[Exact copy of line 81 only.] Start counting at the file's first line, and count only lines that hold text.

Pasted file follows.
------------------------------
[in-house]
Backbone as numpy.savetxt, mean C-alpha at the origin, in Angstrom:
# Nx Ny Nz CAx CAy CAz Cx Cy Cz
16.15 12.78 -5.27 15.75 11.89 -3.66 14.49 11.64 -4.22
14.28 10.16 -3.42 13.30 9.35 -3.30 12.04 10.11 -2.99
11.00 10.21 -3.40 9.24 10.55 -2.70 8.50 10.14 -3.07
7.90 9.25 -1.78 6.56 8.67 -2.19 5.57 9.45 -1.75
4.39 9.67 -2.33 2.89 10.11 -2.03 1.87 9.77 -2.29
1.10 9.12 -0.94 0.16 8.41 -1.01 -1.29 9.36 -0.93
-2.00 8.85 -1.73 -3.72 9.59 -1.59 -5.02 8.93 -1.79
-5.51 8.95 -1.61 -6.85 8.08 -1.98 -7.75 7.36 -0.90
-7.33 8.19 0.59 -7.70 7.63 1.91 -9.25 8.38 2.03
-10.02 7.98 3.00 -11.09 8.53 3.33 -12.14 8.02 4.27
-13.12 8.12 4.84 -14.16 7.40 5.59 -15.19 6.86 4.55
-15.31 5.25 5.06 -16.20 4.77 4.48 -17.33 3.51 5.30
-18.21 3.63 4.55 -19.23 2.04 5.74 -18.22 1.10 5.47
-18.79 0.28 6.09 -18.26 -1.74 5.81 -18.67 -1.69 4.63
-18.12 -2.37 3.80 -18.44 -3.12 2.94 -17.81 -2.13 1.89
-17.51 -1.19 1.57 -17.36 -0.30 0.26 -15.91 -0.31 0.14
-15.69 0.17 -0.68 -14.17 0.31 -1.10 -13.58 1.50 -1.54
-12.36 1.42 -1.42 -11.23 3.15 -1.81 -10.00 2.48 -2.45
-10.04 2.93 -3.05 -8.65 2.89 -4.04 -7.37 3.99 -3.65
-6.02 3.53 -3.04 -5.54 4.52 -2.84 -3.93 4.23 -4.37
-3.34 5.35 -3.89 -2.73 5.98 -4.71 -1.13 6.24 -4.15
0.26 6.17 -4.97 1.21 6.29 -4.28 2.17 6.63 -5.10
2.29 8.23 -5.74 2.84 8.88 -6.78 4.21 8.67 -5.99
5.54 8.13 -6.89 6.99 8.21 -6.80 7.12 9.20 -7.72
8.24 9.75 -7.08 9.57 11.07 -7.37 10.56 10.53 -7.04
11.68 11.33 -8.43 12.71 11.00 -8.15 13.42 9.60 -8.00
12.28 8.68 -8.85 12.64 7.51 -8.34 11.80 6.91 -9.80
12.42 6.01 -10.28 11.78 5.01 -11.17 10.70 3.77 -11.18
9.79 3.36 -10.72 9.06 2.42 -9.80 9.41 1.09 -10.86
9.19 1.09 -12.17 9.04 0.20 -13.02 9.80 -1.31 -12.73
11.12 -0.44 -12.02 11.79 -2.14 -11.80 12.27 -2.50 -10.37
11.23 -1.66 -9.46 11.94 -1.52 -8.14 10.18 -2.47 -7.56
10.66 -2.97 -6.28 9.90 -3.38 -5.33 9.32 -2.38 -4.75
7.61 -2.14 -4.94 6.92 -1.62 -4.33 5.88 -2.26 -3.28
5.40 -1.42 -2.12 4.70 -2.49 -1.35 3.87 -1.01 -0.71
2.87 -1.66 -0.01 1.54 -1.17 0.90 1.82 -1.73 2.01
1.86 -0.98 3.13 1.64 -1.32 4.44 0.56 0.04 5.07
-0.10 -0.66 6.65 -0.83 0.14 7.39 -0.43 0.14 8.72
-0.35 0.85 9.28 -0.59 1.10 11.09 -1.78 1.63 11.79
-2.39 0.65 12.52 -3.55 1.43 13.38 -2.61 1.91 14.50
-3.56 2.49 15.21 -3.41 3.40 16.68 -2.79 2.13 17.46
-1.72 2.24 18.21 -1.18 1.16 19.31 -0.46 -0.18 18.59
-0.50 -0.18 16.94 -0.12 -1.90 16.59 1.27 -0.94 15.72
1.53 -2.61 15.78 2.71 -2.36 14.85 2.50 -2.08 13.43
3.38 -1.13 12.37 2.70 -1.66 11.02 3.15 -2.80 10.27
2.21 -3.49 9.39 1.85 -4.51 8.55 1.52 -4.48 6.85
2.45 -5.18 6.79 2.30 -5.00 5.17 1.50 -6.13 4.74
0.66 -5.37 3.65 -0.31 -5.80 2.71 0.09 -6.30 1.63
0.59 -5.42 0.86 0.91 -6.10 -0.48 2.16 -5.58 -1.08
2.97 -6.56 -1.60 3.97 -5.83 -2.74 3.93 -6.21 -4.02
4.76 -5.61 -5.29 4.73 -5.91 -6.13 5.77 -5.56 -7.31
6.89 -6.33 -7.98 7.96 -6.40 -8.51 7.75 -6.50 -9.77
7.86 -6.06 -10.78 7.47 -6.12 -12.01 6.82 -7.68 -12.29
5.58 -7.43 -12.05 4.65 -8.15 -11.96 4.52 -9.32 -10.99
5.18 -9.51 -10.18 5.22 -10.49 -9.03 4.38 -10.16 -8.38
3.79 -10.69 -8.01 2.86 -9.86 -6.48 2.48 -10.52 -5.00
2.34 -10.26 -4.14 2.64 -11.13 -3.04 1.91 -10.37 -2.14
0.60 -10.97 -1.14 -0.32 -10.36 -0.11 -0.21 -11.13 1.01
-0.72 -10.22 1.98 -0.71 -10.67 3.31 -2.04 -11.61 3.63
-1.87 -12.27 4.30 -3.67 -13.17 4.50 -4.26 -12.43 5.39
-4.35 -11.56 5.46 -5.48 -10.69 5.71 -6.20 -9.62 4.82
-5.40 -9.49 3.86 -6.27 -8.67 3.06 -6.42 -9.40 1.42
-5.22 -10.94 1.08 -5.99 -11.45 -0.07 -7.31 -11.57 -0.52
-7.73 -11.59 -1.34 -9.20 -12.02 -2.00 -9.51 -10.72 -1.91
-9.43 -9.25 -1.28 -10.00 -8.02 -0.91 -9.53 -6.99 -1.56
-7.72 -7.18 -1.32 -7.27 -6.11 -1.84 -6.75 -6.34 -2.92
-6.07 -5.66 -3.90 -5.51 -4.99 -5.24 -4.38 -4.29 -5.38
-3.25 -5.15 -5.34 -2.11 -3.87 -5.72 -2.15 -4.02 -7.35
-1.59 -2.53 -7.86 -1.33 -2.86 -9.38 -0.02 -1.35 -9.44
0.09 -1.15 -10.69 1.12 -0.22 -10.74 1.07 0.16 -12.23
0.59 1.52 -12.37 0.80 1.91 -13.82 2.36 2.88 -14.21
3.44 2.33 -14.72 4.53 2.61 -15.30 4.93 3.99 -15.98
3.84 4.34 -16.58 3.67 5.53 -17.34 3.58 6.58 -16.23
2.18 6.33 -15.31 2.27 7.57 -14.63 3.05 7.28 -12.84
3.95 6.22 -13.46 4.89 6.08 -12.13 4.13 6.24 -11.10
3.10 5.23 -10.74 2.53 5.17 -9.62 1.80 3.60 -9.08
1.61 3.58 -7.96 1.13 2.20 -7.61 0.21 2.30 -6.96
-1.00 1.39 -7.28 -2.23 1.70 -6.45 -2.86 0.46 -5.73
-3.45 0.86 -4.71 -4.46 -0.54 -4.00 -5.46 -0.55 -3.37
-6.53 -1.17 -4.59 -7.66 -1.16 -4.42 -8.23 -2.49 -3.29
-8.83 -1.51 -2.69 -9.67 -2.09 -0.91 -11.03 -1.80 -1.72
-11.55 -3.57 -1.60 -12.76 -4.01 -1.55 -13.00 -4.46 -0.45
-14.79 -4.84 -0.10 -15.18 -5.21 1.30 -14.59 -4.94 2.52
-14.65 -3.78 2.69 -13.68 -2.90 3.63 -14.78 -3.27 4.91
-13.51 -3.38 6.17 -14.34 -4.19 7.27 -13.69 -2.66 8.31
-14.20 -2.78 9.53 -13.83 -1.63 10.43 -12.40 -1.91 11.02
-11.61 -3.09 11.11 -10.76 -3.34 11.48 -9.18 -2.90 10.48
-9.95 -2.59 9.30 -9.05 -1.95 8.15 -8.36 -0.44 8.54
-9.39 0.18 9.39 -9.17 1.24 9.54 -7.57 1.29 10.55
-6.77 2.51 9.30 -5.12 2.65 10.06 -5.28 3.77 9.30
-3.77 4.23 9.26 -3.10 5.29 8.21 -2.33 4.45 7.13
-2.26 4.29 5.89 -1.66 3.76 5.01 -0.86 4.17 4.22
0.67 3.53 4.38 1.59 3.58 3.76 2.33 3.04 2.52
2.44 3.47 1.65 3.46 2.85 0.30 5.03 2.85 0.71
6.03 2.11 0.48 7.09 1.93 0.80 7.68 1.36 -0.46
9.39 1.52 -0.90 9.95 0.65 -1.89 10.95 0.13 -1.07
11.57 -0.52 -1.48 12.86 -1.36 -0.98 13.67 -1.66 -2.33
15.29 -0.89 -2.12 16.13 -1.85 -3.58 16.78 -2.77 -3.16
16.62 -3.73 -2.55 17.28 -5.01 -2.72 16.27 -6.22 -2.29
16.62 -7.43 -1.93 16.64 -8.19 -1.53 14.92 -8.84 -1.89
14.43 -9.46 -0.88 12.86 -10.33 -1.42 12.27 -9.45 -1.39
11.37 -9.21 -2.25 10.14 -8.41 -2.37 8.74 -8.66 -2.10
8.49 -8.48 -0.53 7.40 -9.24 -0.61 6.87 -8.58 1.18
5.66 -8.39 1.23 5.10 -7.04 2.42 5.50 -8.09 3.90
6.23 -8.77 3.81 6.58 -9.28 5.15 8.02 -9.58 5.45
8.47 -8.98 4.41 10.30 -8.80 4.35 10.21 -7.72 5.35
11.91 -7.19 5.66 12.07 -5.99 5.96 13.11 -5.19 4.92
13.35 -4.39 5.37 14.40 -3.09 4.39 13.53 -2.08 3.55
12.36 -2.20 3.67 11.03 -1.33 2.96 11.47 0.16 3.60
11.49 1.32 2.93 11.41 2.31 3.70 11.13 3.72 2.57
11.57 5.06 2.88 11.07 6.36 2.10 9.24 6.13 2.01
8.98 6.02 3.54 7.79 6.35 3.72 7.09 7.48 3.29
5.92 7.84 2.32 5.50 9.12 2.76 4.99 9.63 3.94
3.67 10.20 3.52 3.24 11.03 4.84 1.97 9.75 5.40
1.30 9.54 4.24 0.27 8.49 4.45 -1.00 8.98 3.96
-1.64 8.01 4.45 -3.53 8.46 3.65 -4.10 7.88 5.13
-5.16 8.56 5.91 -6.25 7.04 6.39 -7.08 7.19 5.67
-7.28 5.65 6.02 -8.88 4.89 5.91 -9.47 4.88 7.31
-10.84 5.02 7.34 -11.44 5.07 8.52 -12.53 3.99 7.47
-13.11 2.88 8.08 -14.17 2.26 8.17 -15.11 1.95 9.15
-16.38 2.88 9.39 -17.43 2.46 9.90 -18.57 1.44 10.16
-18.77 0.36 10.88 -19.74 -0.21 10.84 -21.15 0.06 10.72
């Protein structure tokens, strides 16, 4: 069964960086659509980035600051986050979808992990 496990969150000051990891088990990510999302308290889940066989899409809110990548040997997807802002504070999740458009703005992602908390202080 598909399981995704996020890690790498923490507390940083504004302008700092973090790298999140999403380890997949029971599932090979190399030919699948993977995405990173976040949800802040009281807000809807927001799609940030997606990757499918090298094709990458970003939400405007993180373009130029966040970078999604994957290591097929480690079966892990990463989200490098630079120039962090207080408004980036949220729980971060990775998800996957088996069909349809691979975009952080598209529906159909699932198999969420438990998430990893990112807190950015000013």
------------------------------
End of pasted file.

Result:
-1.00 1.39 -7.28 -2.23 1.70 -6.45 -2.86 0.46 -5.73